An independent athletic trainer stationed in the video replay booth will be on the look-out for players who show visible signs of a concussion during Big Ten football games in 2015.
The Big Ten announced Monday that its Council of Presidents/Chancellors approved the change Sunday at a meeting in Indianapolis.
The independent athletic trainer will have his or her own video monitor and have the ability to directly contact officials on the field. He or she will be in addition to the continued presence of on-field doctors and athletic trainers from each school.
The Big Ten also said it would put greater emphasis on requirements for reporting concussions and disciplinary action for non-compliance. Conference spokesman Scott Chipman said the enhanced protocols apply only to football.
It wasn't known if an independent athletic trainer would be on hand when Big Ten teams play non-conference road games or from where the independent athletic trainers would be hired.
''These specifics are still to be determined, and we'll be working with our administrators and sports medicine community at our schools this spring to finalize details,'' Chipman wrote in an email.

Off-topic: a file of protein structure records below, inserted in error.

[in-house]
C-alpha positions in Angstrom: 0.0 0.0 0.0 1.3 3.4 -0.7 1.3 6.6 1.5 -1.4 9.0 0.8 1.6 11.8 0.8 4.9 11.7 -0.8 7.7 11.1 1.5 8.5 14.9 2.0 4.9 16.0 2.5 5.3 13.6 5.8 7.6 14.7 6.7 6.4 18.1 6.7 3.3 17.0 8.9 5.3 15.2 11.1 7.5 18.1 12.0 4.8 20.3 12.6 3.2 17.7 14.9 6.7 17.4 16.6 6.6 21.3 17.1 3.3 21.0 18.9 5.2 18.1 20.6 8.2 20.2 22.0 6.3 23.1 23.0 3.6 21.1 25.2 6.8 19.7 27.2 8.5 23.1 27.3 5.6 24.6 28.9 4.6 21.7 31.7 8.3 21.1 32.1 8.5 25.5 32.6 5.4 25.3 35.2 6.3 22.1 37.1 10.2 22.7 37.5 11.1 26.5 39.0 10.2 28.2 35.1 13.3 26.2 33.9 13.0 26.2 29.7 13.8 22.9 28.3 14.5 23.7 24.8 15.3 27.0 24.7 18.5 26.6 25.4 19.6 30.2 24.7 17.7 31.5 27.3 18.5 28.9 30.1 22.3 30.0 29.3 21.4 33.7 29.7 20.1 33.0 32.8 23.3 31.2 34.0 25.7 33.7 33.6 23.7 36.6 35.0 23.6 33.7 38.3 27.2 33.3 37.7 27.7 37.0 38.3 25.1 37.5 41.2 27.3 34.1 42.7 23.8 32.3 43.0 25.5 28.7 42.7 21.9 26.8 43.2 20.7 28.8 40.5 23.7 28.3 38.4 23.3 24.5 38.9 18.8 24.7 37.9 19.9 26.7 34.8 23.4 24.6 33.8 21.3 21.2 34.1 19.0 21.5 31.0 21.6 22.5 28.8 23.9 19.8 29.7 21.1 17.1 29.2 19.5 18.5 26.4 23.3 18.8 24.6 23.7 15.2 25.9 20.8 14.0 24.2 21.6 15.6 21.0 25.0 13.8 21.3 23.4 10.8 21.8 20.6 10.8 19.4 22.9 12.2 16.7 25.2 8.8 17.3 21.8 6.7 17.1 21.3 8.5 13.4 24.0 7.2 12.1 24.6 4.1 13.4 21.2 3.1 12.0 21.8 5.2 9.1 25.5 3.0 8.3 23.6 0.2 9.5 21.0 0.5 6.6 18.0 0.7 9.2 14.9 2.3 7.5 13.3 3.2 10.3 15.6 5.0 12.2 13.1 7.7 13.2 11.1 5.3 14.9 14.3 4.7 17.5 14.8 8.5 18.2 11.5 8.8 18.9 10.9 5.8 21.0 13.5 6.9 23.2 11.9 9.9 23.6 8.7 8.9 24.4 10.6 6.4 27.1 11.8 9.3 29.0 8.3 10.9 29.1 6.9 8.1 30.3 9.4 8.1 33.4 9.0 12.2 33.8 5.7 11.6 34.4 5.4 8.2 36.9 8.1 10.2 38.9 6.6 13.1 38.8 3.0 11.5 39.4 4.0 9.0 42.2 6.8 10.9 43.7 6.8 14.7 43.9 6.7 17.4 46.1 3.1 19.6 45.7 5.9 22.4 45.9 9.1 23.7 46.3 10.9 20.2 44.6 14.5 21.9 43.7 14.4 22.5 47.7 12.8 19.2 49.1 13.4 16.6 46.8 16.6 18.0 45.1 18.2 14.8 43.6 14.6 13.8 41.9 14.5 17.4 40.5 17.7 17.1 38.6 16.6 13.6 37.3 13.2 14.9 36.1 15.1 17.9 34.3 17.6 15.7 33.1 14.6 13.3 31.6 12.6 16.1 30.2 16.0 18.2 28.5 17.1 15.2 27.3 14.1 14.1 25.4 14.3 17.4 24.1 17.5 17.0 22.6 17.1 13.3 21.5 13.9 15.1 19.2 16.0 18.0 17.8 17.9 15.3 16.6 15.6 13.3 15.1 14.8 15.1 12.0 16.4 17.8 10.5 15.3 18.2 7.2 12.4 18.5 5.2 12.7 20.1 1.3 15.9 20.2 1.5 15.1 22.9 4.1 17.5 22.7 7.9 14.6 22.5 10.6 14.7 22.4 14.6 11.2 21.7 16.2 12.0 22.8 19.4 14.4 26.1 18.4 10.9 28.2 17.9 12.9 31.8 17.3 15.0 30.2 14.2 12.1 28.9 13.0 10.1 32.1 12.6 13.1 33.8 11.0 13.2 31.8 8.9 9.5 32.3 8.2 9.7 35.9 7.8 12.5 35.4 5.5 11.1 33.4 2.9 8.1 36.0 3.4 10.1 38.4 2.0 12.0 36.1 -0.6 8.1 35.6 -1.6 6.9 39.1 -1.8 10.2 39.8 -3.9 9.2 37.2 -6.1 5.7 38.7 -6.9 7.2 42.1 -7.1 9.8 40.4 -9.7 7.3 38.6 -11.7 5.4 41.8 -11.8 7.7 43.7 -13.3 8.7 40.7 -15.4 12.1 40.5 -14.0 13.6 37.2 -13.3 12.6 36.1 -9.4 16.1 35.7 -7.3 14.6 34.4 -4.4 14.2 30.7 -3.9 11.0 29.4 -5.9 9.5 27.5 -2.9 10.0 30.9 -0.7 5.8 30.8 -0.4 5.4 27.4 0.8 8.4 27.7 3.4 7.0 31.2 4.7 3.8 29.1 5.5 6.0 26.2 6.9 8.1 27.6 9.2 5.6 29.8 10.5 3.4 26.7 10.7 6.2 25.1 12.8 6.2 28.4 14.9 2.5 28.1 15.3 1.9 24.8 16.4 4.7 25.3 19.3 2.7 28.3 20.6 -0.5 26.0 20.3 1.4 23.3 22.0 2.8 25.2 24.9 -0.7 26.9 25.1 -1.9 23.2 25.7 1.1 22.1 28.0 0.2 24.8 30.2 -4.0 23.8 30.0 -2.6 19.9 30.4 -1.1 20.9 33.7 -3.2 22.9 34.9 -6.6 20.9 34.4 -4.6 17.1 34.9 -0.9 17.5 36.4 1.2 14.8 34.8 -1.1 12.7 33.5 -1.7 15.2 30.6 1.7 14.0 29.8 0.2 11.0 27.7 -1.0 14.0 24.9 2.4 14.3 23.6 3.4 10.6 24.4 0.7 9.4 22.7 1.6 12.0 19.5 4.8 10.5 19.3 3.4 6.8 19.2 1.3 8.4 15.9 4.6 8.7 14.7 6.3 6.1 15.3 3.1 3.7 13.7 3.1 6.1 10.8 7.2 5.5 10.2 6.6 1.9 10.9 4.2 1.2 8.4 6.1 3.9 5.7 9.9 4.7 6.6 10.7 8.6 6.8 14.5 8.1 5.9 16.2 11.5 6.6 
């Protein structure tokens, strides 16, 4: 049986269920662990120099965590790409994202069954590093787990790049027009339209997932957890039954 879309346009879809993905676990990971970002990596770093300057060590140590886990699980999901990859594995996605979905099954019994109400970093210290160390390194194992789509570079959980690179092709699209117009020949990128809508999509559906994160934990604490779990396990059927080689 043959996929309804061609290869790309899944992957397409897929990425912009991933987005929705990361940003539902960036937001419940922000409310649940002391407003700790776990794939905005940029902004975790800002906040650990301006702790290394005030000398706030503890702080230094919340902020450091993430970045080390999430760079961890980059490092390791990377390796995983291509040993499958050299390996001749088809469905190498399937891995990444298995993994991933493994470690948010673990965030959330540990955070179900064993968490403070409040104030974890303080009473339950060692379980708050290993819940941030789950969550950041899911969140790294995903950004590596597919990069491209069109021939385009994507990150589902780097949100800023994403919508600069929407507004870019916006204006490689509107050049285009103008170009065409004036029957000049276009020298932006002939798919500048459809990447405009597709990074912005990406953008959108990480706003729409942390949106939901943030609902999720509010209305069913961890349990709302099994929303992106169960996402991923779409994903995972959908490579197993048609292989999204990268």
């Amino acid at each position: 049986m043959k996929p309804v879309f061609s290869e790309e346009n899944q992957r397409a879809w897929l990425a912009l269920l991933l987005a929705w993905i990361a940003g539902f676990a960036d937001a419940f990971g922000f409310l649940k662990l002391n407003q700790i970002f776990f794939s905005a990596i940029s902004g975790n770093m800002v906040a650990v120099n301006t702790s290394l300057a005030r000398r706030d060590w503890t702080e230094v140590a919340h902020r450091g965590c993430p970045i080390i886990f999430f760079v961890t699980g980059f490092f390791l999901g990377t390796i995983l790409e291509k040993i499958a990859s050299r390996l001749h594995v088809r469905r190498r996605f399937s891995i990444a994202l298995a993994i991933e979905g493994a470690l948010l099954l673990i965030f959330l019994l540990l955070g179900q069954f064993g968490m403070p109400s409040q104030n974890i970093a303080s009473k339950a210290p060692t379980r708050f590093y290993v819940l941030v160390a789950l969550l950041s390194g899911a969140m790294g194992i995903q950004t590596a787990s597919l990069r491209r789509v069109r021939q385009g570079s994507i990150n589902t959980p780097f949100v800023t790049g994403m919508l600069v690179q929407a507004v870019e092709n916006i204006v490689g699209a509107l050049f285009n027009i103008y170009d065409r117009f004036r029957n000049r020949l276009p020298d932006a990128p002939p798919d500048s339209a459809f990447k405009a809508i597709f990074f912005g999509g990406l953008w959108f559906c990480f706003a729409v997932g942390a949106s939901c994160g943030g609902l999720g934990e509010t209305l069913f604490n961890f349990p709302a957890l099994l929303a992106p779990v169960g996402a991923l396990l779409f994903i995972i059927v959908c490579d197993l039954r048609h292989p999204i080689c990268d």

The moves come after Michigan came under fire for its handling of a head injury sustained by quarterback Shane Morris in September.
Morris was allowed to play after taking a late hit that left him wobbly. Morris, who also had a sprained ankle, stayed in the game for one more play after the big hit. The school said athletic trainers did not test him for a concussion because they didn't see the late hit.
Coach Brady Hoke, who was fired last week, allowed Morris to go back into the game for one play before he was finally tested for a concussion.
Chipman wrote the enhanced protocols were based on the Council of Presidents/Chancellors' ''continued focus and part of a progression to improve student-athlete welfare. The COP/C felt it was the next logical step to establish the policy for all institutions.''